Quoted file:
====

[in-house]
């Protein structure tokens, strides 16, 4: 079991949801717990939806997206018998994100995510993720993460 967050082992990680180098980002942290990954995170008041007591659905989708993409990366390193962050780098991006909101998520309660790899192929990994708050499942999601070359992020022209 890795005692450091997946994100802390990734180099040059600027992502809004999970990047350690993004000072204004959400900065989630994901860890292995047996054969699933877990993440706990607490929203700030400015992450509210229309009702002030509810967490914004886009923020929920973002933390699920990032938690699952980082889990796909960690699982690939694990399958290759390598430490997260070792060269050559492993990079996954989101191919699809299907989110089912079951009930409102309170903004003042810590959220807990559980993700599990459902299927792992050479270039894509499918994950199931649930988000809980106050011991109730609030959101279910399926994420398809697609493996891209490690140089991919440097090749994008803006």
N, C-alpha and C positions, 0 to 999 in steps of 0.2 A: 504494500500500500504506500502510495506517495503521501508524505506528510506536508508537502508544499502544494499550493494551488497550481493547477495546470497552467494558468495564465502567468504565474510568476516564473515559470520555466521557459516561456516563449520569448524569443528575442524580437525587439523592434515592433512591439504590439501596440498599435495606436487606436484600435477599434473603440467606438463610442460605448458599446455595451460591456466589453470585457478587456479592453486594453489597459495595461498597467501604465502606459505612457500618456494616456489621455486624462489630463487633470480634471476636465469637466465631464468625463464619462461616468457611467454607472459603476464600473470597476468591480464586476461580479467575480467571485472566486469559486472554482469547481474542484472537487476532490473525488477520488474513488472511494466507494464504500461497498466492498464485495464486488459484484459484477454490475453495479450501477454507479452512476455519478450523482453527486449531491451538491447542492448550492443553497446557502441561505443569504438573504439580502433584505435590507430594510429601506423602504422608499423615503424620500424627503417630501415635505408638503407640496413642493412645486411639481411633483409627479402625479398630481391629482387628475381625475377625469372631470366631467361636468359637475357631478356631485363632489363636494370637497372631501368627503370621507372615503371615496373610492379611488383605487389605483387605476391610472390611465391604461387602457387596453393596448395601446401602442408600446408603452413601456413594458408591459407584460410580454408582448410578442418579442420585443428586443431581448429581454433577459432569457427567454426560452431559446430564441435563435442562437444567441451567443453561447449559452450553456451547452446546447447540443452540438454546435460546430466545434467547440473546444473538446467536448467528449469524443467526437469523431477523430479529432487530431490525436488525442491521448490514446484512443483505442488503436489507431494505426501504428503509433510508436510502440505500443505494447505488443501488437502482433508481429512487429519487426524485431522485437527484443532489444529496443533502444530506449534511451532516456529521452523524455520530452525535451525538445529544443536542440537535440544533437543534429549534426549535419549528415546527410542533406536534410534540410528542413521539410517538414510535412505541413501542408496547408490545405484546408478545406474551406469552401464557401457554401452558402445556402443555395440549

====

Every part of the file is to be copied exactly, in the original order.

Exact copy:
[in-house]
């Protein structure tokens, strides 16, 4: 079991949801717990939806997206018998994100995510993720993460 967050082992990680180098980002942290990954995170008041007591659905989708993409990366390193962050780098991006909101998520309660790899192929990994708050499942999601070359992020022209 890795005692450091997946994100802390990734180099040059600027992502809004999970990047350690993004000072204004959400900065989630994901860890292995047996054969699933877990993440706990607490929203700030400015992450509210229309009702002030509810967490914004886009923020929920973002933390699920990032938690699952980082889990796909960690699982690939694990399958290759390598430490997260070792060269050559492993990079996954989101191919699809299907989110089912079951009930409102309170903004003042810590959220807990559980993700599990459902299927792992050479270039894509499918994950199931649930988000809980106050011991109730609030959101279910399926994420398809697609493996891209490690140089991919440097090749994008803006």
N, C-alpha and C positions, 0 to 999 in steps of 0.2 A: 504494500500500500504506500502510495506517495503521501508524505506528510506536508508537502508544499502544494499550493494551488497550481493547477495546470497552467494558468495564465502567468504565474510568476516564473515559470520555466521557459516561456516563449520569448524569443528575442524580437525587439523592434515592433512591439504590439501596440498599435495606436487606436484600435477599434473603440467606438463610442460605448458599446455595451460591456466589453470585457478587456479592453486594453489597459495595461498597467501604465502606459505612457500618456494616456489621455486624462489630463487633470480634471476636465469637466465631464468625463464619462461616468457611467454607472459603476464600473470597476468591480464586476461580479467575480467571485472566486469559486472554482469547481474542484472537487476532490473525488477520488474513488472511494466507494464504500461497498466492498464485495464486488459484484459484477454490475453495479450501477454507479452512476455519478450523482453527486449531491451538491447542492448550492443553497446557502441561505443569504438573504439580502433584505435590507430594510429601506423602504422608499423615503424620500424627503417630501415635505408638503407640496413642493412645486411639481411633483409627479402625479398630481391629482387628475381625475377625469372631470366631467361636468359637475357631478356631485363632489363636494370637497372631501368627503370621507372615503371615496373610492379611488383605487389605483387605476391610472390611465391604461387602457387596453393596448395601446401602442408600446408603452413601456413594458408591459407584460410580454408582448410578442418579442420585443428586443431581448429581454433577459432569457427567454426560452431559446430564441435563435442562437444567441451567443453561447449559452450553456451547452446546447447540443452540438454546435460546430466545434467547440473546444473538446467536448467528449469524443467526437469523431477523430479529432487530431490525436488525442491521448490514446484512443483505442488503436489507431494505426501504428503509433510508436510502440505500443505494447505488443501488437502482433508481429512487429519487426524485431522485437527484443532489444529496443533502444530506449534511451532516456529521452523524455520530452525535451525538445529544443536542440537535440544533437543534429549534426549535419549528415546527410542533406536534410534540410528542413521539410517538414510535412505541413501542408496547408490545405484546408478545406474551406469552401464557401457554401452558402445556402443555395440549